Madurai: The Madras High court bench here on Thursday ruled that Child Marriage Prevention Act was secular in nature and Muslims could not rely on their personal law to claim the right to give minor girls in marriage even at the age of 15 presuming that the girl had attained puberty.
Justice C.T.Selvam, dismissing an appeal against an order passed by the Perambalur Judicial Magistrate restraining the marriage of one Shahila Baanu, who was just 17 years old, said the objective of the Prohibition of Child Marriage Act,2006 was to enhance the health of the children and woman in particular.
The Magistrate had confirmed the order passed by the District Child welfare officer preventing the family of Abdul Khader from solemnising the marriage of their daughter on November 23, 2012 when the girl was just 17 years old.
The judge said Prevention of Child Marriage Act "crossed all barriers of personal law irrespective of personal law. The marriage of a girl is prohibited until the age of 18."
With no government advocate appearing for the case, the judge took the help of Abudkumar Rajarathinam by appointing him as Amicus Curiae.
The judge rejected the contention that Child Marriage Prohibtion law was general in nature and not applicable to Muslims. Besides, in India, the uniform civil code had not been enacted, it was argued.
The judge also rejected the contention thar for a Muslim girl's marriage, only Muslim personal law could be applied and Shariat law made applicable for bride above 15 when the girl is presumed to attain puberty.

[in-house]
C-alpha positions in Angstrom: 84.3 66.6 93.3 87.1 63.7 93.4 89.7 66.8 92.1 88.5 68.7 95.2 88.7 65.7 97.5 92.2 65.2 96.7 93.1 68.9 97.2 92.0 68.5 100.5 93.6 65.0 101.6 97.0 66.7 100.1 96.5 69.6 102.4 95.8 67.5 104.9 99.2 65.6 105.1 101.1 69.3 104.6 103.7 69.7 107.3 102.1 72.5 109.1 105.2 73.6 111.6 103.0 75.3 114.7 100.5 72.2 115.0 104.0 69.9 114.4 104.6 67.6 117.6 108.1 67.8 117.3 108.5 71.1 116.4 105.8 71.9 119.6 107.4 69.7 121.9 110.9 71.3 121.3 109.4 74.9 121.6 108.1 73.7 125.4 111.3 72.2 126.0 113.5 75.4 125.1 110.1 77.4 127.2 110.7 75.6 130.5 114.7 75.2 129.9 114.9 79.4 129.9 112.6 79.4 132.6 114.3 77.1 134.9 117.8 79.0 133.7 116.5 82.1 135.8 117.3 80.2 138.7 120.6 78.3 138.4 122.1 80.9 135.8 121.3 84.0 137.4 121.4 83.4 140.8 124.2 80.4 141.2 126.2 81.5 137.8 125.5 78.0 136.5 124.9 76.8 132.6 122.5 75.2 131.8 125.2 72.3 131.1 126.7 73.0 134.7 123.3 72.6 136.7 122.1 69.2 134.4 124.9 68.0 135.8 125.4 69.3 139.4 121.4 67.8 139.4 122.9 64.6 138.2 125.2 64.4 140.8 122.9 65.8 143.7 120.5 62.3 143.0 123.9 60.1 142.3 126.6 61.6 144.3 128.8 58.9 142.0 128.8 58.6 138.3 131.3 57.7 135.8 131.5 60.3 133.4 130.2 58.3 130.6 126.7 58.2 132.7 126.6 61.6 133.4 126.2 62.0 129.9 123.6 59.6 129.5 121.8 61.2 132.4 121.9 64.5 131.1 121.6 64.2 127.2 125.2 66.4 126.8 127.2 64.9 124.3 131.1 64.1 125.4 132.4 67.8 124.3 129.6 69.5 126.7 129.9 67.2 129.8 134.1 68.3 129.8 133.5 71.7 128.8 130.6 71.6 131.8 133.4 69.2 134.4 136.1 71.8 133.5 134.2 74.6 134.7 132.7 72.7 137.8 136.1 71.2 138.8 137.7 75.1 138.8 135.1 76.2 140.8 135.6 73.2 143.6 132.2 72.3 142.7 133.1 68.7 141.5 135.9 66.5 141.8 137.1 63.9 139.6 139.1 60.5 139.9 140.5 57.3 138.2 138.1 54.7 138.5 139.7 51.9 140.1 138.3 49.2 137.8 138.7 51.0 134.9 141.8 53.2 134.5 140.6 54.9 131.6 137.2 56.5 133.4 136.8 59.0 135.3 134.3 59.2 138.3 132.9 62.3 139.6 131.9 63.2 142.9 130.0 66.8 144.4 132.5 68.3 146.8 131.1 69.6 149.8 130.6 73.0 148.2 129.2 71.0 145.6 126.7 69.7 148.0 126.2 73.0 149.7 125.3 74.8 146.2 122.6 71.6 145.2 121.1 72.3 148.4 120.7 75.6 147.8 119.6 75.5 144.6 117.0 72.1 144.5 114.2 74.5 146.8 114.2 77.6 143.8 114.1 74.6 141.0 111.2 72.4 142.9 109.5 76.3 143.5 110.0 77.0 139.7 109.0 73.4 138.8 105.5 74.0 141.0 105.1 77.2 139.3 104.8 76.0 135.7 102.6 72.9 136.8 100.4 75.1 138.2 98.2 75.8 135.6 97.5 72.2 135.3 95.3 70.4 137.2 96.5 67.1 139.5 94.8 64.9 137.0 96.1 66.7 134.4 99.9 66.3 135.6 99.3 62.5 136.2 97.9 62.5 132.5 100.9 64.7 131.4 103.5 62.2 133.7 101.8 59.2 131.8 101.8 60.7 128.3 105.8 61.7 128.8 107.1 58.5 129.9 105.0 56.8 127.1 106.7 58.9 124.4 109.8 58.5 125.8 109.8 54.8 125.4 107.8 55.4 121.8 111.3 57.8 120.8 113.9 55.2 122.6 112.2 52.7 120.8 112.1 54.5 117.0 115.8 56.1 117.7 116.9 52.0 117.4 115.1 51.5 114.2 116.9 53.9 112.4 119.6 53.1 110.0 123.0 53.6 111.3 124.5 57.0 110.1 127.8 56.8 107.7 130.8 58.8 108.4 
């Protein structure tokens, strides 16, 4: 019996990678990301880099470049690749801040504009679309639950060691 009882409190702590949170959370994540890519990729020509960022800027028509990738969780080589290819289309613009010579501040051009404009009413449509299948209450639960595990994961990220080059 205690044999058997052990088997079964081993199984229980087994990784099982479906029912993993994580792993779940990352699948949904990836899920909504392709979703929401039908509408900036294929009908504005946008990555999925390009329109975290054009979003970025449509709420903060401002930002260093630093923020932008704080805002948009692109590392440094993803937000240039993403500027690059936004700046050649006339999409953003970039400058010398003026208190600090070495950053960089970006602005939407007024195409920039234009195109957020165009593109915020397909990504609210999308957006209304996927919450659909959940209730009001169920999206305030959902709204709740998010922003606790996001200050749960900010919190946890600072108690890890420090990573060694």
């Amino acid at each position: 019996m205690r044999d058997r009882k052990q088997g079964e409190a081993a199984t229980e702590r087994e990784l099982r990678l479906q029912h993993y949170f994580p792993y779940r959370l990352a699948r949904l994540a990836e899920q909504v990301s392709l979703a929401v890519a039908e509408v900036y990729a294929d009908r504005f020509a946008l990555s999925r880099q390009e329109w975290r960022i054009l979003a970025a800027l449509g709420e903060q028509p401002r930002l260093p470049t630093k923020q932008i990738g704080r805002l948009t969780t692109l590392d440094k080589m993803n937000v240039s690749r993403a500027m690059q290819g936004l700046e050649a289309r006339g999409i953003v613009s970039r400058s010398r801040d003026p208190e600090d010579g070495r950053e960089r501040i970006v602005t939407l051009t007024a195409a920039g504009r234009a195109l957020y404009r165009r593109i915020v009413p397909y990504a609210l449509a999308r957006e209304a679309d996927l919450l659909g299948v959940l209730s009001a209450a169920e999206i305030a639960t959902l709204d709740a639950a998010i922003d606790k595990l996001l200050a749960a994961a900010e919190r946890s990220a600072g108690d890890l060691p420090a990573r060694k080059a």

The judge also pointed out that there was growing demand among Indians to make the Prevention of Child Marriage Act more stringent and efficient to prevent and eradicate the evil practice of child marriage.
"The practice of child marriage runs counter to the social objective of the provisions of the act. As per the act the officials have power to prevent child marriage and also the courts."
Quoting various judgments, the judge also said "what is permissive under scriptures cannot be equated with mandate. Also religious practices are based on faith. But law is brought taking into consideration the social welfare, social justice, nation's interest, welfare of the people and other apsects."
The petitioners, including Abdul Khader, said they had arranged for the marriage of their daughter, born on May 18,1995, as per the Muslim personal law, but the officer for the sake of publicity had prevented it.
Meanwhile, a PIL has been filed in the Madras High Court Bench here seeking a direction to state government officials to desist from interfering with the marriage of Muslim girls.
The PIL, filed by advocate M. Mohammed Abbas, is expected to be listed for hearing before a division bench of Justice S. Tamilvanan and Justice V.S. Ravi on Friday.